First, a little context. Just before Christmas, my husband Dillon and I were required to leave the UK because we did not earn enough money to qualify for a spousal visa. (This was despite me being British, Dillon living in the UK for five years, and both of us working full-time. Thank you, The Government!)
So, with two suitcases each (technically one suitcase and one rucksack each, but I think we can all agree that’s not quite as catchy), we packed up 60kgs of our most essential belongings, and flew to Ireland, where a British and a South African person can still travel together with relative ease.
It’s odd how I miss the smaller, day-to-day objects of our lives: the coasters we inherited from my parents’ first holiday in Greece, the first bedsheet sets we bought together, the Moomin notebook that Dillon bought me because he knew I loved us reading Who Will Comfort Toffle? in bed together.
Dillon and I have always said we would see this as an adventure, albeit one we were forced into – an opportunity to live and work abroad and to explore the world, which, if our situation had been easier, we may not otherwise have taken. But I can’t deny that the first Christmas without my family was miserable, largely due to the fact that I wouldn’t have chosen to spend it without them if I had had that choice. Being away from your family at Christmas makes you realise that presents are unnecessary; it’s spending time with the people in your life who mean something to you that is so special.
So it was the necessity of finding something to alleviate my low-level depression and terrible loneliness (or at least drown it out for a while) that led to me spending Christmas Day trawling through job sites and filling out job application forms, desperately hoping that someone, somewhere out there, might see something appealing about me and my prospects, and give me the chance that I so badly needed.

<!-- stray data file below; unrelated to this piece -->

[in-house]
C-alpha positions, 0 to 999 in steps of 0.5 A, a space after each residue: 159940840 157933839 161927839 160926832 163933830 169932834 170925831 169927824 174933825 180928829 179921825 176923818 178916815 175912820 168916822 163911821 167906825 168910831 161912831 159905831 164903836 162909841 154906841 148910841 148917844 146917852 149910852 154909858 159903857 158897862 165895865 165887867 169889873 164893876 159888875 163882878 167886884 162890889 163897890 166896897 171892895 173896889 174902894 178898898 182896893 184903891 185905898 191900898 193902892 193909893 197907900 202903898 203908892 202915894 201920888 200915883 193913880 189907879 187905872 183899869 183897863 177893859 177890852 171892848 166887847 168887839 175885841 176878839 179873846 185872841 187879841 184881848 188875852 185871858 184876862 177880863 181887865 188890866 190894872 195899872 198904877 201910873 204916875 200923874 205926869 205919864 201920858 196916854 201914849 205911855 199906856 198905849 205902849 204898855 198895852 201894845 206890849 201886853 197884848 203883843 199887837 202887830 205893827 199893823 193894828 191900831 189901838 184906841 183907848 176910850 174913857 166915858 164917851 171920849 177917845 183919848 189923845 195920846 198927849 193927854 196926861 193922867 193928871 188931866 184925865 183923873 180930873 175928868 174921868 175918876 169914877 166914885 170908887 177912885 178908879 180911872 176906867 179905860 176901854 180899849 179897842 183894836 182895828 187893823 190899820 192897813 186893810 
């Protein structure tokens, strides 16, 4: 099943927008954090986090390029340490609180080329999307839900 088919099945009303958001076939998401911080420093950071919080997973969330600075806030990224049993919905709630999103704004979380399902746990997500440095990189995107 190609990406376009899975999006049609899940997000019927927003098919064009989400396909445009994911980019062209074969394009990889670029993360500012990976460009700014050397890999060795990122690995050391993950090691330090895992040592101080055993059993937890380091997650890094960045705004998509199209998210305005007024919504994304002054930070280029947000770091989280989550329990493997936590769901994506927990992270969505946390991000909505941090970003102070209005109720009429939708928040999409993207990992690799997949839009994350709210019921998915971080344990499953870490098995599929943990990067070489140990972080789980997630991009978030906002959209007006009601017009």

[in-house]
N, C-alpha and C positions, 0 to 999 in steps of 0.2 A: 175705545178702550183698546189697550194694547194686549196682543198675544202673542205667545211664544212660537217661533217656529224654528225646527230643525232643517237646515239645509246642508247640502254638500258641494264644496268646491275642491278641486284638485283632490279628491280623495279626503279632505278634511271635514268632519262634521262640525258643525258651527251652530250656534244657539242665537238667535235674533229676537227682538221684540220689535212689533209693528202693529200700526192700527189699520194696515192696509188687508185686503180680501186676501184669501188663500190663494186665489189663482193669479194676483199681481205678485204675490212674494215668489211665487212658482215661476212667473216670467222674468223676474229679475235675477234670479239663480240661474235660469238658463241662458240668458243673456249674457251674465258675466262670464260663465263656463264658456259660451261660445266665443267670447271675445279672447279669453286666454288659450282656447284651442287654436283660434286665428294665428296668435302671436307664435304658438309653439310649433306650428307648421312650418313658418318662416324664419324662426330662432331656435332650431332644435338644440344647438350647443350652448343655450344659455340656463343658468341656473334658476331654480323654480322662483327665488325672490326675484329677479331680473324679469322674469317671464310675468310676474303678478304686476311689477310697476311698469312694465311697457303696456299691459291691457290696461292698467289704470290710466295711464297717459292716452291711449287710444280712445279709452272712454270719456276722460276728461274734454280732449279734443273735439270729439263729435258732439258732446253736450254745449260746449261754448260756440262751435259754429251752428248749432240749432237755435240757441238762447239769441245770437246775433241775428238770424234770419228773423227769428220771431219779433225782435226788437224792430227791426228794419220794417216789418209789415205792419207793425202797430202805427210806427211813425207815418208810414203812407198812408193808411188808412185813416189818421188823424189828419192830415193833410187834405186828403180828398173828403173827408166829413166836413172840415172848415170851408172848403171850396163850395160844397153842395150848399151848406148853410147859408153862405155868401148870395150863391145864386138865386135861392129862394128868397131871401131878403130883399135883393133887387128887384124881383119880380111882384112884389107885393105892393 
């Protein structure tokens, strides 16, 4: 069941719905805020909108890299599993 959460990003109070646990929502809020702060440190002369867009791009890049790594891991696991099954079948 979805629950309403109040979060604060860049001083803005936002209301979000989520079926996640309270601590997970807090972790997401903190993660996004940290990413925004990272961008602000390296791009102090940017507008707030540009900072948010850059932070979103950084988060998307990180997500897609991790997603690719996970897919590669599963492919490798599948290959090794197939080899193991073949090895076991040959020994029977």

The next day there was an email in my inbox. I had an offer of an interview with an international school in Japan!
One Skype interview, more (and more enthusiastic) research than I have done since before attending university, and a steady stream of back-and-forth, time-difference-limited emailing later, and I have sent off my signed contract, and all the documentation needed for a work visa for myself and dependent visa for Dillon.
My parents are coming to flying over to visit us when we move closer to Dublin later in the month, then we plan to travel to Japan in early March, just in time to see the cherry blossoms blooming, and in April I will be working as a primary school teacher in Osaka.
Today, I’m writing from a traditional farmhouse in the middle of nowhere in the Irish countryside, mired in a thick fog drifting in from the Irish Sea, silence engulfing me other than birdsong and the occasional barking of dogs. The host family we are staying with have a wonderfully friendly collie dog, I have time to plan all the things I want to see and do once we arrive in Japan, and since the walk to the nearest food shop is a 13km round-trip, I’ve been getting into pretty good shape too!
At night my doubts start to creep in, and I regularly wake up in the early morning with panicked thoughts racing through my head, but one of my New Year’s Resolutions is to keep a sense of perspective, and using the affirmation “I am not controlled by fear or anxiety, nothing worth doing is going to be easy, and I am moving forward each day” is definitely helping.
Are you planning to work abroad this year, or to travel to Japan? Do you have experience teaching at an international school and feel you could give me any advice? Share your thoughts by commenting, and I will reply to you.
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